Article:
Practice or practise? Licence or license?

Even judges of appellate courts and legal regulators get it wrong.  Either I am getting grumpier or the error is becoming more common: [2009] NSWCA 278; [2009] NSWCA 379; [2010] NSWCCA 6. Even Chief Justices get it wrong: [2008] NZSC 55 at [54].

‘Practice’ is a noun.  ‘Practise’ is a verb.  So:

‘The practitioner’s firm enjoys a diverse practice across the areas traditionally within the competence of the High Street solicitor.  Formerly, she practised in the Crown Law Department before moving to Abu Dhabi and practising as a sole practitioner.’

If you know the difference between a noun and a verb, it is helpful to remember that ‘ice’ is a thing, and so a noun.  But what about the practising certificate?  I have sympathy for those who are confused about this one.  ‘Practising’ it is, though.  The certificate is the thing that licenses you to be a lawyer, which brings me to ‘licence’, ‘license’ and, for good measure, ‘licentiousness’.  It is not hard to get confused about licences, because the Americans call them licenses, but once again in the Anglo-Australian tradition, ‘licence’ is a noun, and ‘license’ is a verb.

‘Licentiousness’ is so spelt, and since it involves a disregard for rules, may also claim heightened relevance for the purposes of this blog, especially in relation to the professional discipline of psychiatrists, doctors, and, overwhelmingly, dentists, who often can’t resist a bit of licentiousness with their patients and sometimes get caught.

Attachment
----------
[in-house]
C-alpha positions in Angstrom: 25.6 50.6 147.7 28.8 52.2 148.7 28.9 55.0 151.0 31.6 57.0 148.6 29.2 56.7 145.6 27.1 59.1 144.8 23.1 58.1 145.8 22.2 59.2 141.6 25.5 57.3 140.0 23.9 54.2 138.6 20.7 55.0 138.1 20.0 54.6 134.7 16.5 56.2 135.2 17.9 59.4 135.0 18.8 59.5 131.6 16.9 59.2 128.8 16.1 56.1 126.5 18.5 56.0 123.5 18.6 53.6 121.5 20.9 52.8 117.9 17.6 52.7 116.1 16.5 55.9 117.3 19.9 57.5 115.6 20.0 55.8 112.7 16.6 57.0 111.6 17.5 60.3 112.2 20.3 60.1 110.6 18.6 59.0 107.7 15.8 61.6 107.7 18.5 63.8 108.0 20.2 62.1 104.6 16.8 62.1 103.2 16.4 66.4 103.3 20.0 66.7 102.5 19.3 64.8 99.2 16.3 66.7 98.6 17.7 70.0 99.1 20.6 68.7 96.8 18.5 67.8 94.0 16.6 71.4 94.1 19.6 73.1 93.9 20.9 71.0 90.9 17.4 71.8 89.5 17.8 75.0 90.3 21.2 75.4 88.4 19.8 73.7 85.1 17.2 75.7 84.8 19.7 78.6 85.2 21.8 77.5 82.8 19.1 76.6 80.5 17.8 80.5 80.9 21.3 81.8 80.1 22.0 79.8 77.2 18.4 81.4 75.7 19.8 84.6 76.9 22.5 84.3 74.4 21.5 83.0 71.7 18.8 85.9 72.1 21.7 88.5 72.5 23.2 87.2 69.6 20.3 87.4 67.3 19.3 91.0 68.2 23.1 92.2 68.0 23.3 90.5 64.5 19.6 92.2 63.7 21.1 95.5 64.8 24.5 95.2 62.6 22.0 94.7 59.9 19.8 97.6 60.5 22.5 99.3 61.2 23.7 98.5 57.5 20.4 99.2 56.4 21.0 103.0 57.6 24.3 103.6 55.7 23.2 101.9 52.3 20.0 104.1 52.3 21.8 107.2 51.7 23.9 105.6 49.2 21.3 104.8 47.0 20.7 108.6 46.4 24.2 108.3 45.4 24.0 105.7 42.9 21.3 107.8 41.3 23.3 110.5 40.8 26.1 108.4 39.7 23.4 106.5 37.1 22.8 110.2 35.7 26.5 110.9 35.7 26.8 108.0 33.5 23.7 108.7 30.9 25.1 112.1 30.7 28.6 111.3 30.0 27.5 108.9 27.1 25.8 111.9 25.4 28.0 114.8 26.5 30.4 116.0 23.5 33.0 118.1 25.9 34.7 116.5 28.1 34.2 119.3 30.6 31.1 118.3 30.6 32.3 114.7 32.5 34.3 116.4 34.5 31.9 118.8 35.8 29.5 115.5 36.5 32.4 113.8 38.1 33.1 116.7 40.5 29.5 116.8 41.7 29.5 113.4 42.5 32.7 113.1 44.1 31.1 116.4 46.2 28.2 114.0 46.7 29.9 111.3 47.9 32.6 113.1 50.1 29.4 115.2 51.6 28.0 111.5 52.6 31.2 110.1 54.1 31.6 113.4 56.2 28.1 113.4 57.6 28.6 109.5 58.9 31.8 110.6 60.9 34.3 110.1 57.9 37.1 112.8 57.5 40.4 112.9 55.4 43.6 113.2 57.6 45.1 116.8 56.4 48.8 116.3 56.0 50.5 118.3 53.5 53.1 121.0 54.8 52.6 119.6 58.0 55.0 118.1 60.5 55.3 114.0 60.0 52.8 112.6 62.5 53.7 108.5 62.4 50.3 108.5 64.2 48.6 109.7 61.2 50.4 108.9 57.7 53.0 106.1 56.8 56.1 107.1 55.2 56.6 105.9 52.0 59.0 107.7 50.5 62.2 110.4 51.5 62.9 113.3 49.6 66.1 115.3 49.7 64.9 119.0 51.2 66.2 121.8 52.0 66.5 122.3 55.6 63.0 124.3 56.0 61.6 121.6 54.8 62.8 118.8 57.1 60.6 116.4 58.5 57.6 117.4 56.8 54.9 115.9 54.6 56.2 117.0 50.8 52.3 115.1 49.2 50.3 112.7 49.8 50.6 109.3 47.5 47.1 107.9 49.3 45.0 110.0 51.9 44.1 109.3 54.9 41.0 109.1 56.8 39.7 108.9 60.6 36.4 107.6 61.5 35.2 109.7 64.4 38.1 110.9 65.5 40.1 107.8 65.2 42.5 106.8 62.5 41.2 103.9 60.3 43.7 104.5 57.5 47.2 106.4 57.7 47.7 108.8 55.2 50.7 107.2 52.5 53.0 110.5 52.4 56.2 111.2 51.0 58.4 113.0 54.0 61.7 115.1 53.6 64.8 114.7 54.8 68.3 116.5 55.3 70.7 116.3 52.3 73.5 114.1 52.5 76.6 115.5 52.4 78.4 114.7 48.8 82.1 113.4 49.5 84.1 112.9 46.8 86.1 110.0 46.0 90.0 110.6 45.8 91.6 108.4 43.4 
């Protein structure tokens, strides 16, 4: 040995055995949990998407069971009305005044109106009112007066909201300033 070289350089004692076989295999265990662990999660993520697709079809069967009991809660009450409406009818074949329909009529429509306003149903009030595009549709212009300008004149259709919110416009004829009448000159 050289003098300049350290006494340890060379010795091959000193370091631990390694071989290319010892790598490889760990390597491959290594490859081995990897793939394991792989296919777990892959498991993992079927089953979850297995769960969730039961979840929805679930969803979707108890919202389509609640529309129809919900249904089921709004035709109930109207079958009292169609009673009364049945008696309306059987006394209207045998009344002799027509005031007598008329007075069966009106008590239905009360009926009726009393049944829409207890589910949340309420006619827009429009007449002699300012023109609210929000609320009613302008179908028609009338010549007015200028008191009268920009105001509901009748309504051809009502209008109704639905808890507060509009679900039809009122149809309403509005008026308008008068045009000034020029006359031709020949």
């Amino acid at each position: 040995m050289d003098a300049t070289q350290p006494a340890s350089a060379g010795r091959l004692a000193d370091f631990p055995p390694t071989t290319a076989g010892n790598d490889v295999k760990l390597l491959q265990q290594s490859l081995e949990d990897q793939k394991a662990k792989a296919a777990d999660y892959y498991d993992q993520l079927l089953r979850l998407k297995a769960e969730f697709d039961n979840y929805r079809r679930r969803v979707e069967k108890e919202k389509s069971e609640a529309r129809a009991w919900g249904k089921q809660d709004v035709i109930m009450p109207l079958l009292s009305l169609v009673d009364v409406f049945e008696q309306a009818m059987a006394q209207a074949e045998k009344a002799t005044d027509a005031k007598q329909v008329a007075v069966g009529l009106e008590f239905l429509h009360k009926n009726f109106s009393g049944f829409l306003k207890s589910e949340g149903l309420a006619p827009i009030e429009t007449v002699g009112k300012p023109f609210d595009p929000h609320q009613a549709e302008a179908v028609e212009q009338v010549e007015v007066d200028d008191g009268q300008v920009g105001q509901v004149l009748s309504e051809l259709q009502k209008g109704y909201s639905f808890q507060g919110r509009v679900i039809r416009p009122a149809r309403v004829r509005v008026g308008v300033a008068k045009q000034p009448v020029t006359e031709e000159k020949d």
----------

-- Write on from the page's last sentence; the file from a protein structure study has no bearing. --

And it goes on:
A third set of words equally important for this blog, ‘advice’ and ‘advise’ follows the same pattern.  No one gets confused between the two, however, because they sound different as well as being spelt differently. They have a role to play though in this post, since if you’re unsure whether to write ‘practice’ or ‘practise’, you can substitute for the word in doubt the correct form of ‘advic/se’ and then go with the ‘c’ or the ‘s’ form of ‘practic/se’, as appropriate. Similarly with licenc/se.

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2 Replies to “Practice or practise? Licence or license?”

  1. Thanks and no your’e not grumpy, That comes with age and you have a long way to go before that. I, on the other hand, at 70, am fully Licensed to be a bona fide Grumpy old man. I love the tips on how to pick the correct spelling, I do find incorrect usage an irksome detail in a perhaps otherwise good letter, the american creep as I call it, is inevitable I suppose. Thanks for the tips, I shall pass them on. Dave

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